TransParent Organization Supports Families of Transgender Children


Credit to Photo submitted by Kim Hutton

TransParent exhibited and presented at the Philadelphia Trans Wellness Conference, the largest transgender health conference in the world. This free conference offers three full days of workshops and activities focused on the health and well-being of transgender people and their communities.

By Ray Hathcock

More people around the world are becoming accepting of transgender people. A transgender (trans) person is described as a person who does not identify with their birth sex. 

“I remember being four years old, and I have an older brother,” Daniel Hume, a trans FHN graduate said. “I remember that he was allowed to run around without a shirt on and I wasn’t, but in my mind I saw us as the same, but I just didn’t have the language to understand. It wasn’t until probably junior year when I kind of was [realizing] what is going on here.”

TransParent is a national non-profit organization that started in St. Louis in 2005, and now has 25 chapters (places in which the meetings are held). Since there have been so many places, this resource has aided people like Polly Mae Phillips, a mother of a trans child.

“We could tell that this was something very emotional and something very real,” Phillips said. “And [his dad and I] made sure to stop and listen to that. To start educating ourselves to help him understand. We felt like we were doing the right thing. But sometimes, it’s nice to just hear someone else. It was nice to finally fall into a group of people.”

A huge struggle with trans people is that families may not be understanding of them. To spread more awareness to parents, TransParent has made a safe space to help out any confused or concerned parents.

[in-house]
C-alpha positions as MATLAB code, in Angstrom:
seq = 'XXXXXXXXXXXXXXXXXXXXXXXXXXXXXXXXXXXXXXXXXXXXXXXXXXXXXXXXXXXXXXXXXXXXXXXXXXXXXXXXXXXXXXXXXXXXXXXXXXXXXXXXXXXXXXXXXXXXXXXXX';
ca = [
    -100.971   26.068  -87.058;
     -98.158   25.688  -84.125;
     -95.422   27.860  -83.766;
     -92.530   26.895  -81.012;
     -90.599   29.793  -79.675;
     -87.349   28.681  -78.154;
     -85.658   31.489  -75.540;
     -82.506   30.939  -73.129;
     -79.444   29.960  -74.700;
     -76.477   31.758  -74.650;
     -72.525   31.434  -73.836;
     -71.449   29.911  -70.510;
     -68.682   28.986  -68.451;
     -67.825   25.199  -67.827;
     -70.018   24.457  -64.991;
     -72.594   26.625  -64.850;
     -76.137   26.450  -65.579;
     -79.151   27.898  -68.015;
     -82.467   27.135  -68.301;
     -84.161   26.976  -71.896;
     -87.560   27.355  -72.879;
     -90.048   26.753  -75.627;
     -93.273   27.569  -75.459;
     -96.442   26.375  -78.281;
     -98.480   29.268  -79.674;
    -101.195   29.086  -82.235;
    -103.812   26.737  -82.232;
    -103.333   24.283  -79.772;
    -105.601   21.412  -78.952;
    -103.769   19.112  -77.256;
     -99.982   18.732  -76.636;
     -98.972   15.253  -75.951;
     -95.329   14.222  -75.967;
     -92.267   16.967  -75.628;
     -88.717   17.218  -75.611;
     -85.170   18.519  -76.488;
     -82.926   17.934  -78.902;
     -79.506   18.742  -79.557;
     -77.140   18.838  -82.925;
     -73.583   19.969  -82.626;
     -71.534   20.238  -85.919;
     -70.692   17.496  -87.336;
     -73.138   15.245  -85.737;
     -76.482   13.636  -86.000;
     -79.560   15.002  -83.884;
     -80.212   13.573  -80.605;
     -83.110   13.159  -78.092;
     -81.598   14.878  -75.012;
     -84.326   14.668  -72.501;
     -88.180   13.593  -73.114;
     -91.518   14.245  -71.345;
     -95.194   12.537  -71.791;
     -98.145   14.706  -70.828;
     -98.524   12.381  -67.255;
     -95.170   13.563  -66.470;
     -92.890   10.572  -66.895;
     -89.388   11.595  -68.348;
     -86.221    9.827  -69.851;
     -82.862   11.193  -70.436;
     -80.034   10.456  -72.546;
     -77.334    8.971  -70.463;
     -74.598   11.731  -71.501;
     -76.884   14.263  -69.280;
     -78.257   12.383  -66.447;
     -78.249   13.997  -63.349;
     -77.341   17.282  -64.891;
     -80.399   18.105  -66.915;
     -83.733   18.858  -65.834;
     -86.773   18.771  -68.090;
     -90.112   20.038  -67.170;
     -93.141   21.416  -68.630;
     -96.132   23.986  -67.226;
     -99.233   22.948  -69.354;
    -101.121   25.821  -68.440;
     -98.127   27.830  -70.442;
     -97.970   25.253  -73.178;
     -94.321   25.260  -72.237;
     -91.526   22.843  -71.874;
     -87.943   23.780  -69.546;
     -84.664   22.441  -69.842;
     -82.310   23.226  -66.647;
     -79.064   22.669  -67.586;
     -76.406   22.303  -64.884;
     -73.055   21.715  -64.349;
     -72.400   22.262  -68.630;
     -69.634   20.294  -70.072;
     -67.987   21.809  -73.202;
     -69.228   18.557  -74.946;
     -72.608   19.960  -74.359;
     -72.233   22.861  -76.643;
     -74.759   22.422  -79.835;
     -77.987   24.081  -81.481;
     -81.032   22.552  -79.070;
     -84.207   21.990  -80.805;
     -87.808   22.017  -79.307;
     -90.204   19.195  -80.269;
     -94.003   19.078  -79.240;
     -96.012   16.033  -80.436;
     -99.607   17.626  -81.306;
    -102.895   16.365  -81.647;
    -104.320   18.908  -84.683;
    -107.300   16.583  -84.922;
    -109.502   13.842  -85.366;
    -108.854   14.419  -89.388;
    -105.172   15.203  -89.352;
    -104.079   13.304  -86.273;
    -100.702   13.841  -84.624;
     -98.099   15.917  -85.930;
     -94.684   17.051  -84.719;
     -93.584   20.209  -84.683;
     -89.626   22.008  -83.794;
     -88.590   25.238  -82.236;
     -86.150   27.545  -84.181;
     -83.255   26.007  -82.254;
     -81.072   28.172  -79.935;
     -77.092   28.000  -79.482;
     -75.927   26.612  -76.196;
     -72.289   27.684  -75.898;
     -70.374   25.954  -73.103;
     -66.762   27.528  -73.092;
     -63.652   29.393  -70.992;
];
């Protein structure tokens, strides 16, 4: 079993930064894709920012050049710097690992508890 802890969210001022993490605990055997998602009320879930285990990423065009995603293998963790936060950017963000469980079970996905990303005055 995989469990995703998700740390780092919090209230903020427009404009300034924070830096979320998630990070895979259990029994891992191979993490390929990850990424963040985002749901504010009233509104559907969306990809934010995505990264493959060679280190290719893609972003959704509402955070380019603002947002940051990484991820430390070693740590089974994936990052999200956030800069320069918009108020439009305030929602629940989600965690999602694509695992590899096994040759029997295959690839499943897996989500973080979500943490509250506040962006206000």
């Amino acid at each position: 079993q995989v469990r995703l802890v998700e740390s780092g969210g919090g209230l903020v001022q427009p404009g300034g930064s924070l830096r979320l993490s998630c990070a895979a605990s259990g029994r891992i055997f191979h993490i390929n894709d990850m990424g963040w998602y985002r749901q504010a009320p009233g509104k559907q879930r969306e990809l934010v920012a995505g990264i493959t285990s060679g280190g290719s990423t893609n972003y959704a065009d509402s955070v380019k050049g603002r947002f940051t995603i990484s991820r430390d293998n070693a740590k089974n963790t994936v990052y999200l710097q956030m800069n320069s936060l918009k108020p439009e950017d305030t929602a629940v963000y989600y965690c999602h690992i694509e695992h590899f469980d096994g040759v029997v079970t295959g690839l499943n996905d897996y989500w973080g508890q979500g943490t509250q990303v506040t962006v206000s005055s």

“TransParent is a national support group for parents who are raising a transgender, or what I call gender independent child of any age,” Kim Hutton, founder of TransParent, said. “When you come into the meeting everybody sits down in a typical circle, just like what you would imagine in a support group meeting. There is a leader at the meeting who reads our confidentiality statement to ensure that the people that are in the meeting know that they’re safe and that they can say whatever they need to say. We’re all at different places in our journey with our children.”

Reasons why many parents struggle with accepting their trans child is because they may be misinformed, they’re confused, or they may even worry about how their child is going to live their life.

“The binary gender model is so ingrained in us as a parent, you start just planning out all these big happy moments that you imagine will come,” Hutton said. “It’s a problem, we have this binary gender model. We know that it’s not correct, it’s broken. I call it the ‘broken gender model’ because gender really is a spectrum.”

On the TransParent website, there are resources for chapters, trans youth healthcare, and youth visibility. This organization helps parents and their children alike. 

“To parents in general who might be going through a struggle with their kids or have questions about their own kids, I think really that our biggest act of love that we can give them is to listen to them,” Phillips said.